Marguerite V. Evans-Galea, PhD
Genetic Health Research, Murdoch Children’s Research Institute; Founding Chair, Australian Early and Mid-Career Researcher Forum; Co-Founder, Women in Science Australia
Oliver A.H. Jones, PhD
School of Applied Sciences, RMIT University; Member, Australian Early- and Mid-Career Researcher Forum
The gender gap in science is real, and closing it will capitalise on national investment to diversify the scientific workforce and benefit Australia’s health and economy.
Can You Name a Woman in Science?
A 2014 YouGov poll in the United Kingdom found that more than half (54%) of the people polled could not name a woman in science. Even when scientists think about women in science, famous and high-profile women such as Marie Curie typically first come to mind.
Marie Curie (1867–1934) was a physicist and chemist who conducted pioneering work in radioactivity. She was the first female professor at the University of Paris, and won the highest accolade possible in science – the Nobel Prize – not once but twice, the first person ever to do this. Curie jointly received the first Nobel Prize (in Physics) in 1903 with her husband Pierre Curie and Henri Becquerel, and was the sole recipient of the 1911 Nobel Prize in Chemistry. However, even she battled both sexism and xenophobia during her life.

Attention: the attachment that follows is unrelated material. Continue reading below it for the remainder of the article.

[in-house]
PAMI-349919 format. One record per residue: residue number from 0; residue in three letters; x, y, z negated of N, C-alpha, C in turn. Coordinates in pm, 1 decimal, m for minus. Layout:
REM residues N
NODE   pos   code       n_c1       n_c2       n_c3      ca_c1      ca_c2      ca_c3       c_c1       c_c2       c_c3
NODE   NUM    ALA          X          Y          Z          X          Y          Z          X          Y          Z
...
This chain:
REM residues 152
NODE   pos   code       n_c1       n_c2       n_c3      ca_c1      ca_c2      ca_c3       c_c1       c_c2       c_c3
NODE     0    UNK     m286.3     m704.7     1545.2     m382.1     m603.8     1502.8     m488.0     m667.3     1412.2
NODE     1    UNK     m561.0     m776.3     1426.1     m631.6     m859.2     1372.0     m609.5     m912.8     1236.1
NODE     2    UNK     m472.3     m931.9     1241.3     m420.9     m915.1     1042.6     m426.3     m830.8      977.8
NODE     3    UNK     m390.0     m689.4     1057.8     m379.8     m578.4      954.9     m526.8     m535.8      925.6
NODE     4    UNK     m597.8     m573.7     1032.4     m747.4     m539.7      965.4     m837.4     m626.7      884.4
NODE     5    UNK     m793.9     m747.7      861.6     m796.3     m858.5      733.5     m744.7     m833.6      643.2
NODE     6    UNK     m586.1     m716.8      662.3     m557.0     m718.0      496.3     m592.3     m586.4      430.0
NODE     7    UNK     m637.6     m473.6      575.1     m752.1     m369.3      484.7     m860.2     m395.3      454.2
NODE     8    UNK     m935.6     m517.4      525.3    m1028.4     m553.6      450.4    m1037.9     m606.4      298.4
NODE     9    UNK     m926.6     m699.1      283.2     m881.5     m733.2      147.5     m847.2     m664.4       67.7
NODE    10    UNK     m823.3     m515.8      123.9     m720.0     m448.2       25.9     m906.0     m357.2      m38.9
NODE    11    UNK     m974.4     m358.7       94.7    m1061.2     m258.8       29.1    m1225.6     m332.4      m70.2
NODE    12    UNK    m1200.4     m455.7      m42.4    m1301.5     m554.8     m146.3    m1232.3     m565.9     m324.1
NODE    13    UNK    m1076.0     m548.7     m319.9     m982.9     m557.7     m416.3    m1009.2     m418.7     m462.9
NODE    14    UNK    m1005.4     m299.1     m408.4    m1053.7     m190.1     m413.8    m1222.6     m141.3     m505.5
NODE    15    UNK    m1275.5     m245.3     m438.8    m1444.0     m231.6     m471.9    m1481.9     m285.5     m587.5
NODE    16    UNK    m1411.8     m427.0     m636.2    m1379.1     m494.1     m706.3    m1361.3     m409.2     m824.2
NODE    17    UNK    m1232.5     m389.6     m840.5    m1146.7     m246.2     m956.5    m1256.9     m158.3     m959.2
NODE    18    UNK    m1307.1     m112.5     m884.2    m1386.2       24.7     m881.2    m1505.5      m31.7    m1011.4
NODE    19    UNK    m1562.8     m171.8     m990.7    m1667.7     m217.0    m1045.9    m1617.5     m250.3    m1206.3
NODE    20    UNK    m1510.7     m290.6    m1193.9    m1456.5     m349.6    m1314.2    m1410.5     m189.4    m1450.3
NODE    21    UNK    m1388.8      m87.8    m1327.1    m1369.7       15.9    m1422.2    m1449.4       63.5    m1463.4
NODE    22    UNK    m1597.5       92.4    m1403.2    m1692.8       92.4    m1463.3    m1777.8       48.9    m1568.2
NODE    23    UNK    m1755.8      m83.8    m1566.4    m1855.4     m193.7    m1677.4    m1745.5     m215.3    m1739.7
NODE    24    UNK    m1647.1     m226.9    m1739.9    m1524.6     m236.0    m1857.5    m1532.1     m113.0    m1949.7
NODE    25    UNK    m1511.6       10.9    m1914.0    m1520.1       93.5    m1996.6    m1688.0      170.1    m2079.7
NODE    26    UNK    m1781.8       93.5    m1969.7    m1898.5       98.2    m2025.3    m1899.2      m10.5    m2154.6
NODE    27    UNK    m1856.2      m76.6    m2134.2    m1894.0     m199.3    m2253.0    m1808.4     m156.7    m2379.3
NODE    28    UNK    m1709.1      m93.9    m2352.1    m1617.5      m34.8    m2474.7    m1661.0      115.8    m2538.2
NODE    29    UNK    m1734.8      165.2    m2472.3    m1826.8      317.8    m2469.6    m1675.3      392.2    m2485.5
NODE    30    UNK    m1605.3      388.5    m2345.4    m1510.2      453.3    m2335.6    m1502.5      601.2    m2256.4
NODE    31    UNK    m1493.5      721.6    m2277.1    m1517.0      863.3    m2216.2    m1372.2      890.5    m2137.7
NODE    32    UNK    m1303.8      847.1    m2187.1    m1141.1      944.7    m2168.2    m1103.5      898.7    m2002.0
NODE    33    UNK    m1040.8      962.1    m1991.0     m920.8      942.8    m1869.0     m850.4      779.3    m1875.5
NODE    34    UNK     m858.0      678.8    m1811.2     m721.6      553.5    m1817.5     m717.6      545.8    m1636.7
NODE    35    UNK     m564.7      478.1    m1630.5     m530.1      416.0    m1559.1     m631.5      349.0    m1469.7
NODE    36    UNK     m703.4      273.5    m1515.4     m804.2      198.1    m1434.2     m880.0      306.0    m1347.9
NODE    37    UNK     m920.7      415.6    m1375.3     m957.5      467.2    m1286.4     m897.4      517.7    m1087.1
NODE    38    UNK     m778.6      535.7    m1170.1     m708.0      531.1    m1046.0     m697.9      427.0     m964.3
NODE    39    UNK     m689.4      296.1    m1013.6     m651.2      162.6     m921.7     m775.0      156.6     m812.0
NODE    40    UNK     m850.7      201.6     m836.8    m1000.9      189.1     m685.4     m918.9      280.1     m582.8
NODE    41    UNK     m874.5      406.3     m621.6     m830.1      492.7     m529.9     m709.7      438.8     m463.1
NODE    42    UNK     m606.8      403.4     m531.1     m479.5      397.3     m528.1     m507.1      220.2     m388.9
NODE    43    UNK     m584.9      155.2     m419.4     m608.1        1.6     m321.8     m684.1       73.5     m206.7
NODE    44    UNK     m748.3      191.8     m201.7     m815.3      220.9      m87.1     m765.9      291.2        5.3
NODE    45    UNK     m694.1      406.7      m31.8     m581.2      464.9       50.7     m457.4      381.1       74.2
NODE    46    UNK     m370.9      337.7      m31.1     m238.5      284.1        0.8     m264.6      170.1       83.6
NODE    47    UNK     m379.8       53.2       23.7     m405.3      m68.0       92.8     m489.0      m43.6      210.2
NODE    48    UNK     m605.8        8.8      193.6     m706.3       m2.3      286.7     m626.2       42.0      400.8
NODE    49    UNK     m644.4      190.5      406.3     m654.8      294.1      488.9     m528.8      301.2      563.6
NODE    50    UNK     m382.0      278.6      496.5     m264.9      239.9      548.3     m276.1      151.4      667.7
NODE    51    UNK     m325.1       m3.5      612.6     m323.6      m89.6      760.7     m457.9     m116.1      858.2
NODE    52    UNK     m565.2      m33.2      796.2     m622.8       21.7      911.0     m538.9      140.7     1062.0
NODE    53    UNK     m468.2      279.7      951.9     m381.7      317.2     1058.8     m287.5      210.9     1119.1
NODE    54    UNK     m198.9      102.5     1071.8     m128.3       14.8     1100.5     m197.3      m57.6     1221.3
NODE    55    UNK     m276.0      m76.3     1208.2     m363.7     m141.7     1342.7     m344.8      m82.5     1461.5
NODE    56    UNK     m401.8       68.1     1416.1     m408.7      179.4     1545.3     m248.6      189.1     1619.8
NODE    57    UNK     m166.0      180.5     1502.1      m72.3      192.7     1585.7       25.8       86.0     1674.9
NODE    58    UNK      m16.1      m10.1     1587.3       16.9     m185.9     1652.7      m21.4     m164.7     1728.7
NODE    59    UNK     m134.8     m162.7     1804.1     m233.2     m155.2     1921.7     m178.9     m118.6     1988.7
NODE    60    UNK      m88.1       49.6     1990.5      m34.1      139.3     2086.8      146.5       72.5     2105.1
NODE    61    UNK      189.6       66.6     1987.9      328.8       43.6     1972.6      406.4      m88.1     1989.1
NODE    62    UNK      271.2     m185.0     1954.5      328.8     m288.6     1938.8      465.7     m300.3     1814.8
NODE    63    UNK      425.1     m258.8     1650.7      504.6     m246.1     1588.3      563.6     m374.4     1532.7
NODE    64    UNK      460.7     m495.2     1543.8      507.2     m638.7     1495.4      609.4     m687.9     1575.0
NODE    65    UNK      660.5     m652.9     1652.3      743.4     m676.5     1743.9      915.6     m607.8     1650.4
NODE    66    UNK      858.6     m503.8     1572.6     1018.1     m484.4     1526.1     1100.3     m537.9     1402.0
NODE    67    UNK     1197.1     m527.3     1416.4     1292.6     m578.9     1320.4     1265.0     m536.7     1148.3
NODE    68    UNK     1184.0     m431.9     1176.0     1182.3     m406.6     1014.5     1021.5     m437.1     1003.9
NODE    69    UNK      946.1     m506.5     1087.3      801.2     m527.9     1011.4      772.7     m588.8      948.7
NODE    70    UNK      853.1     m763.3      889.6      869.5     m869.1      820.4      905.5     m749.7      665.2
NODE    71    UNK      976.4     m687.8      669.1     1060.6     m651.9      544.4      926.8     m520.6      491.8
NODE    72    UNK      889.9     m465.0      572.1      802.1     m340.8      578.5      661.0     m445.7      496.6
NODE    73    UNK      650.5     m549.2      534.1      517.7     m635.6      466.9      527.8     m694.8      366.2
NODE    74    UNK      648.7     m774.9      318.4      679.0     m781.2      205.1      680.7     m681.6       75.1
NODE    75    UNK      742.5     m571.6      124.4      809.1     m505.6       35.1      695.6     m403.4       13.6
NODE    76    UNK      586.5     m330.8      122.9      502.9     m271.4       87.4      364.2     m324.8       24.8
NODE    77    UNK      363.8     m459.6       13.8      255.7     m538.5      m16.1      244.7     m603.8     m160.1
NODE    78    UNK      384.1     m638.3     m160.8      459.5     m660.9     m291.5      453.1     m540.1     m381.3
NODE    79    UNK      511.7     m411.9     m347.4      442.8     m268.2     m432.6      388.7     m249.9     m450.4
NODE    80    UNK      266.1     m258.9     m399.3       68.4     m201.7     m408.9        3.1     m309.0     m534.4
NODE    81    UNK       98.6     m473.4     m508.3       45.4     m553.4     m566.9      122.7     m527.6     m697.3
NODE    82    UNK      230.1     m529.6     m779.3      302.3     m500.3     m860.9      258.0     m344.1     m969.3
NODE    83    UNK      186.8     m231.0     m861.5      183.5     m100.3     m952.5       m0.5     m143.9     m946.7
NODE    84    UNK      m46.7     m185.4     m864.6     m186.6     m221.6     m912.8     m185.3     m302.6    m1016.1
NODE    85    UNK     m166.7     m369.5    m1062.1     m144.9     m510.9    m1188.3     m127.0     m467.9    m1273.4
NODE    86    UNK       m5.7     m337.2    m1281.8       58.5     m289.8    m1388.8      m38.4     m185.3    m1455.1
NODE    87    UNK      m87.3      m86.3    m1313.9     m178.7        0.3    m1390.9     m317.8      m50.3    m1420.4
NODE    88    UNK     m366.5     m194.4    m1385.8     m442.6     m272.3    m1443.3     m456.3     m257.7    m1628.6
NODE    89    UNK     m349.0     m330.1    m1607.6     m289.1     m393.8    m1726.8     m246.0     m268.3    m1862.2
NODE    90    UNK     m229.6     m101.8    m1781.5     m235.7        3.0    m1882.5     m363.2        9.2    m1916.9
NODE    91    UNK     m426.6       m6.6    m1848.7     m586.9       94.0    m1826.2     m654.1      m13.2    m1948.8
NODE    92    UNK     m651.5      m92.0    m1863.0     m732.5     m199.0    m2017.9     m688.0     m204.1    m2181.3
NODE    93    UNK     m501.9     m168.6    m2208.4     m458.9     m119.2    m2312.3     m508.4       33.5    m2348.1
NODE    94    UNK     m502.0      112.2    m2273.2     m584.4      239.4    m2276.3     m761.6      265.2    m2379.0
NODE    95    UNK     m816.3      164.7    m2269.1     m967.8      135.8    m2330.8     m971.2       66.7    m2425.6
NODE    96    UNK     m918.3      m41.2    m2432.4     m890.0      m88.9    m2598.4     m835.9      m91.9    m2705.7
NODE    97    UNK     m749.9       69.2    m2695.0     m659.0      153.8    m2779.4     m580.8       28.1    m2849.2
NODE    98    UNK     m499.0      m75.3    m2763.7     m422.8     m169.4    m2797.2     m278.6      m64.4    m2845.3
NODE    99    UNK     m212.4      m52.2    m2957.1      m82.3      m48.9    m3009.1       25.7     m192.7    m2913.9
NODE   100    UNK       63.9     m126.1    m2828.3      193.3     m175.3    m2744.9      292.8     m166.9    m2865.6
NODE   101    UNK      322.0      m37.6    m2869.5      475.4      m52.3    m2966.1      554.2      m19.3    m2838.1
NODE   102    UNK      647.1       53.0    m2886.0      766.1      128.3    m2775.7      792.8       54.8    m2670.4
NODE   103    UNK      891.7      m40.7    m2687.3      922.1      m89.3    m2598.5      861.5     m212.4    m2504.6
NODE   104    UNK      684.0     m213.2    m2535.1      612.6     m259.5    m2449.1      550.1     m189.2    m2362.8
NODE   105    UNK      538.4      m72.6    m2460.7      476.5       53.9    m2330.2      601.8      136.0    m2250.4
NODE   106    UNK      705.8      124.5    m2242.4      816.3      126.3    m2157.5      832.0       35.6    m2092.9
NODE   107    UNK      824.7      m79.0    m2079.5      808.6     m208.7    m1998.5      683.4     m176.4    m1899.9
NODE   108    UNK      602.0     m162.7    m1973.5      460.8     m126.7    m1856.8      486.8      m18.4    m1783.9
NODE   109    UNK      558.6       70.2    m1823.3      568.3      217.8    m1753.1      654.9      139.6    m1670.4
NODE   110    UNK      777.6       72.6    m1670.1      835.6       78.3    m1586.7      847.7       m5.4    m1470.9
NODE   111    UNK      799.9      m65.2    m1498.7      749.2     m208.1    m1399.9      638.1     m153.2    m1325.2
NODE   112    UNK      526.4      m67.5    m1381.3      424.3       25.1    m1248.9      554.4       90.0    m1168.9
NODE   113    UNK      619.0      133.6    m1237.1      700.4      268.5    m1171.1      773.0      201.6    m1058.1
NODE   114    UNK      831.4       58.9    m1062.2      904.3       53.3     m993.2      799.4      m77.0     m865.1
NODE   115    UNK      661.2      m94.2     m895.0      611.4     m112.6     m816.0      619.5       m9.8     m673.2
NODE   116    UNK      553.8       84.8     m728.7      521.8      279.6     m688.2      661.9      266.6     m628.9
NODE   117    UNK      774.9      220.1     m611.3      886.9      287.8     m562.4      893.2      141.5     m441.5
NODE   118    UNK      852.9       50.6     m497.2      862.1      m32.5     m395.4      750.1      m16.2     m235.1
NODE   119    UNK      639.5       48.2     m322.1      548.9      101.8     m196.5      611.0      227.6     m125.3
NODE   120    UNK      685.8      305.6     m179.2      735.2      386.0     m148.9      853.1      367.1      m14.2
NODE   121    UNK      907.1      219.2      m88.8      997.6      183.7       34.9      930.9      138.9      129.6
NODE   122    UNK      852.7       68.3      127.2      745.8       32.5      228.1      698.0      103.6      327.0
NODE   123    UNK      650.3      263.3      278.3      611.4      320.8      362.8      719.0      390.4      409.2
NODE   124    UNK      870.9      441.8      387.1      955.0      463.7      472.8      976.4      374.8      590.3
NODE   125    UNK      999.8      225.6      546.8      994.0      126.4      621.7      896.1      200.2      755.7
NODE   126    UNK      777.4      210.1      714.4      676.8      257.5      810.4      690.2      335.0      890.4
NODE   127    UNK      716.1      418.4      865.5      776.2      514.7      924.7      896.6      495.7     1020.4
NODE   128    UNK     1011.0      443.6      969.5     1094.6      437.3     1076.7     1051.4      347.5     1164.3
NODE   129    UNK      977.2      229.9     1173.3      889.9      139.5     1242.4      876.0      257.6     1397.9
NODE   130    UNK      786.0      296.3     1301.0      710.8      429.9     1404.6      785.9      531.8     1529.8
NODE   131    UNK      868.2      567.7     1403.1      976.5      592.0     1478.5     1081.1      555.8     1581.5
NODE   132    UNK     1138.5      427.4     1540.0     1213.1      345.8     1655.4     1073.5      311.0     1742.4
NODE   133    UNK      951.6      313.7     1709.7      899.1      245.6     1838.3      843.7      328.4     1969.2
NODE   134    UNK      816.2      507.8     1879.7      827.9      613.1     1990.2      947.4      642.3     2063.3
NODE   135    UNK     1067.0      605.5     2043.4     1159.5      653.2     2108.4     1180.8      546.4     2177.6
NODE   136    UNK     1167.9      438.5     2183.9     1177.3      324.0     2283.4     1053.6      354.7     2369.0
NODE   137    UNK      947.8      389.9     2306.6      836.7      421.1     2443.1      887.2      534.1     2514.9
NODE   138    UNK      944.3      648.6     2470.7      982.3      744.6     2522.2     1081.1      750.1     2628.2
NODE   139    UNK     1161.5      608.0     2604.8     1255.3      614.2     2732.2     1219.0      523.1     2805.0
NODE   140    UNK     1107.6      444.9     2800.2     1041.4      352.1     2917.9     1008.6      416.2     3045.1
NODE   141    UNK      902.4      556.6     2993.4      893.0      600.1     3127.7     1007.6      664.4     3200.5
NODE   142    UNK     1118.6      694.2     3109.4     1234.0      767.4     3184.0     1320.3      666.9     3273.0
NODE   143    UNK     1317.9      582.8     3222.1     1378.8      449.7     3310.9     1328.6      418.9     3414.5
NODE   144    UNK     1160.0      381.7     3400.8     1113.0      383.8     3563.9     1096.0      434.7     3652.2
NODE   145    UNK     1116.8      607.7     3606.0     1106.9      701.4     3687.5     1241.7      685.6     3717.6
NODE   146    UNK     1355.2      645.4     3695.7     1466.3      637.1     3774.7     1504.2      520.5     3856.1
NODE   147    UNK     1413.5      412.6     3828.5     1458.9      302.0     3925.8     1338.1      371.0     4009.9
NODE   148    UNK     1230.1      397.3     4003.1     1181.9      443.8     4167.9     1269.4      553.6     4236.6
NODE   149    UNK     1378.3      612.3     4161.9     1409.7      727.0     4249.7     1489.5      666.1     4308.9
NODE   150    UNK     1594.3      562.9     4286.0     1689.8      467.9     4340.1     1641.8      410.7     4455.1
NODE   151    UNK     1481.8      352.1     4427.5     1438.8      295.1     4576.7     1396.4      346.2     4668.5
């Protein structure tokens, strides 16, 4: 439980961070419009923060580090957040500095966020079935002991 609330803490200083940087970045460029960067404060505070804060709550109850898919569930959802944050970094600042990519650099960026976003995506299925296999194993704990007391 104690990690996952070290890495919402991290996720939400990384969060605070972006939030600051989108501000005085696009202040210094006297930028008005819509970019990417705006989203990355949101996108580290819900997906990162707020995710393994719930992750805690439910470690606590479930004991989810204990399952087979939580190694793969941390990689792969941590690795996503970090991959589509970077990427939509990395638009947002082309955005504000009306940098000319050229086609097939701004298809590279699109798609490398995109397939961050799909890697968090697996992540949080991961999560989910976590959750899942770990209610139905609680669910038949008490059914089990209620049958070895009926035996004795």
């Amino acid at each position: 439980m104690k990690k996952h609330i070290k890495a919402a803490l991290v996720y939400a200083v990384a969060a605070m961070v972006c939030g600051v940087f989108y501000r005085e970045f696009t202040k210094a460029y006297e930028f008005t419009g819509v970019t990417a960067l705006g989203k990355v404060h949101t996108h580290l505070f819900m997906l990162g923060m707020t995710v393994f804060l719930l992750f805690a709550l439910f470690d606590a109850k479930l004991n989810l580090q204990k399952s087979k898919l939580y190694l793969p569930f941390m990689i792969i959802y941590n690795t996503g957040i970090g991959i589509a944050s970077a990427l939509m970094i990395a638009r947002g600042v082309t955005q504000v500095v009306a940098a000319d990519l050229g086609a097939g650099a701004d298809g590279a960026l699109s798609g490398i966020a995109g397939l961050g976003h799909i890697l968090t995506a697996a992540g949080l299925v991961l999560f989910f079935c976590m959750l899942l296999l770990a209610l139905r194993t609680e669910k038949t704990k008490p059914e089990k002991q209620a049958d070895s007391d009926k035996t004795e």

Australian physicist Ruby Payne-Scott (1912–1981) was a less well-known woman in science. As Australia’s first female radio astronomer, Payne-Scott worked at the CSIRO and made seminal contributions that led to the development of the radio telescope. In the early 1950s, the Act under which the CSIRO operated required women to resign if they were married. When Payne-Scott was asked to resign her position, she wrote to the CSIRO Executive, stating:
“… the present procedure with regard to married women … seems to go far beyond the simple statement in the Act … the present procedure is ridiculous and can lead to ridiculous results.”
Beyond the Ridiculous
The tale of Ruby Payne-Scott seems archaic in the 21st century, and yet many of the challenges faced by women in science today remain the same as those in the 1950s. In 2009, the Women in Science in Australia report showed that despite over half of the students studying science being female, numbers drop sharply as they climb the career ladder. Typically, a quarter of our junior independent researchers (senior lecturers or assistant professors) are women but this plummets to 10–15% at the highest academic level (professor). Interestingly, even though the starting numbers vary for different scientific disciplines (e.g. engineering and mathematics are male-dominated disciplines, even at the undergraduate level), this compelling inverse relationship dominates across the board.